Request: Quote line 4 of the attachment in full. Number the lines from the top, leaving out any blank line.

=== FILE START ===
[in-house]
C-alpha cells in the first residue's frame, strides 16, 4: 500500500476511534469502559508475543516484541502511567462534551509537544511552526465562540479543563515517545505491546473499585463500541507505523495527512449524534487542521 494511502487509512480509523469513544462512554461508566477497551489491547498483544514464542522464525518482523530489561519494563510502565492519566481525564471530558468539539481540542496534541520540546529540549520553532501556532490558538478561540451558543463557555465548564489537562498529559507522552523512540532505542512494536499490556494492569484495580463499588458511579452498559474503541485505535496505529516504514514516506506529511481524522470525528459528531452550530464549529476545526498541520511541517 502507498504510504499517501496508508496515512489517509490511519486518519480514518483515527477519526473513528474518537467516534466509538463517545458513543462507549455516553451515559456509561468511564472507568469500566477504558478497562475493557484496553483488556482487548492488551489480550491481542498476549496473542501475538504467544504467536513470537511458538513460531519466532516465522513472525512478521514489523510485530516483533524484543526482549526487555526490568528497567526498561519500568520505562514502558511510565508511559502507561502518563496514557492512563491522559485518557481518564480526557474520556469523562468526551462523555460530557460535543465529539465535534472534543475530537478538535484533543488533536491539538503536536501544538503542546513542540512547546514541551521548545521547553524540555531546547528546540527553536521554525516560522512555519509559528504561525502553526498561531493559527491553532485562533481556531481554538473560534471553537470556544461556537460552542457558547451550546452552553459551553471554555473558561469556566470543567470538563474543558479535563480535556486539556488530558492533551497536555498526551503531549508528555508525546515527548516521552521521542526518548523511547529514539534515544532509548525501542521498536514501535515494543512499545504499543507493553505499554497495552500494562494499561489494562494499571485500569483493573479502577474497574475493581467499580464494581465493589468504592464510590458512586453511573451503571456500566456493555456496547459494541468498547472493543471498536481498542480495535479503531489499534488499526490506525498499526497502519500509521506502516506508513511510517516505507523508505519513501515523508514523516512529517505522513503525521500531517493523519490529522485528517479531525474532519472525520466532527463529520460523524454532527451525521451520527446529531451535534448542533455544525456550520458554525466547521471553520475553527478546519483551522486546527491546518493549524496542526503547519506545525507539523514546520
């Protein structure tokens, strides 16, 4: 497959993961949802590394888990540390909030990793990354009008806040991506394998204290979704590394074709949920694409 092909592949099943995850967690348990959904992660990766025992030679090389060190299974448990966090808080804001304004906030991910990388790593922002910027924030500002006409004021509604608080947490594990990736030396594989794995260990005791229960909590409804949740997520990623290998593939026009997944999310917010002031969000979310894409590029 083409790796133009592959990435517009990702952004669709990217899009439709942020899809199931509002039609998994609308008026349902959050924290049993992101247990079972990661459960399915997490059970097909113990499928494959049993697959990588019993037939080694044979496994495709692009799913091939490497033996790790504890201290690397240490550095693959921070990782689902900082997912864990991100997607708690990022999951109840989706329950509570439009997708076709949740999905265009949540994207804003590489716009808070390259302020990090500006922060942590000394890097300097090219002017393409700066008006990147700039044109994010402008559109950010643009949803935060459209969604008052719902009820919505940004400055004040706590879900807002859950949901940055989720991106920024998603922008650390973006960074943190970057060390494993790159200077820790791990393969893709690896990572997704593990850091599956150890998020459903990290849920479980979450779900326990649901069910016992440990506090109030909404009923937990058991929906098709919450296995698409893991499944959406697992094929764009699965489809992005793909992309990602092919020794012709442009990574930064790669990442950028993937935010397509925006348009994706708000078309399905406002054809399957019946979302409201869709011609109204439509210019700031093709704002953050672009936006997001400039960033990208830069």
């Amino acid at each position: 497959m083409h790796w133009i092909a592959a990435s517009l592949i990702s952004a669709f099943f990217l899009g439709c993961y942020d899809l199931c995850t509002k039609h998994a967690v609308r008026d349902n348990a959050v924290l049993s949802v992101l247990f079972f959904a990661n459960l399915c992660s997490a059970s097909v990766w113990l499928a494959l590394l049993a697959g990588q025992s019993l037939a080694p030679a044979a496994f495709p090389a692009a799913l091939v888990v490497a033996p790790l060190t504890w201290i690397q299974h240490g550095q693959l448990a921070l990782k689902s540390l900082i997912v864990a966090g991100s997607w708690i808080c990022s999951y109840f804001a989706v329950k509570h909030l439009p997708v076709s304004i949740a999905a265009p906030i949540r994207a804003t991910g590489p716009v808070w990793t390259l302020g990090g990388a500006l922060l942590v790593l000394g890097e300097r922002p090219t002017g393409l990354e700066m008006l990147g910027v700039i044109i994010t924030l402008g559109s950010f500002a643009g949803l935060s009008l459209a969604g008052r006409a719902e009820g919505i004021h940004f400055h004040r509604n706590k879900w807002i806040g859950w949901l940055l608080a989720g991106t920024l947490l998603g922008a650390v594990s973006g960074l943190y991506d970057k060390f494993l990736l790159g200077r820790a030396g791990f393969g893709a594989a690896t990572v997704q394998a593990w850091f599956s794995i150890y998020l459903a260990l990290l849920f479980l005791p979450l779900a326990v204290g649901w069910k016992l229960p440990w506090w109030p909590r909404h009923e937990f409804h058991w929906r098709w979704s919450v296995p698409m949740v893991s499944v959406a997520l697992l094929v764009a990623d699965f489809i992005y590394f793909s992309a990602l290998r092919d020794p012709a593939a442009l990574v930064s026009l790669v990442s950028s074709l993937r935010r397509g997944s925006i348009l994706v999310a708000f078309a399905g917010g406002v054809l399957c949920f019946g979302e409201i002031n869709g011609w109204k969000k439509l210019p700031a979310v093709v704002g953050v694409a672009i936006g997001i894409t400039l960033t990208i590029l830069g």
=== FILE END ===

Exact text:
């Amino acid at each position: 497959m083409h790796w133009i092909a592959a990435s517009l592949i990702s952004a669709f099943f990217l899009g439709c993961y942020d899809l199931c995850t509002k039609h998994a967690v609308r008026d349902n348990a959050v924290l049993s949802v992101l247990f079972f959904a990661n459960l399915c992660s997490a059970s097909v990766w113990l499928a494959l590394l049993a697959g990588q025992s019993l037939a080694p030679a044979a496994f495709p090389a692009a799913l091939v888990v490497a033996p790790l060190t504890w201290i690397q299974h240490g550095q693959l448990a921070l990782k689902s540390l900082i997912v864990a966090g991100s997607w708690i808080c990022s999951y109840f804001a989706v329950k509570h909030l439009p997708v076709s304004i949740a999905a265009p906030i949540r994207a804003t991910g590489p716009v808070w990793t390259l302020g990090g990388a500006l922060l942590v790593l000394g890097e300097r922002p090219t002017g393409l990354e700066m008006l990147g910027v700039i044109i994010t924030l402008g559109s950010f500002a643009g949803l935060s009008l459209a969604g008052r006409a719902e009820g919505i004021h940004f400055h004040r509604n706590k879900w807002i806040g859950w949901l940055l608080a989720g991106t920024l947490l998603g922008a650390v594990s973006g960074l943190y991506d970057k060390f494993l990736l790159g200077r820790a030396g791990f393969g893709a594989a690896t990572v997704q394998a593990w850091f599956s794995i150890y998020l459903a260990l990290l849920f479980l005791p979450l779900a326990v204290g649901w069910k016992l229960p440990w506090w109030p909590r909404h009923e937990f409804h058991w929906r098709w979704s919450v296995p698409m949740v893991s499944v959406a997520l697992l094929v764009a990623d699965f489809i992005y590394f793909s992309a990602l290998r092919d020794p012709a593939a442009l990574v930064s026009l790669v990442s950028s074709l993937r935010r397509g997944s925006i348009l994706v999310a708000f078309a399905g917010g406002v054809l399957c949920f019946g979302e409201i002031n869709g011609w109204k969000k439509l210019p700031a979310v093709v704002g953050v694409a672009i936006g997001i894409t400039l960033t990208i590029l830069g």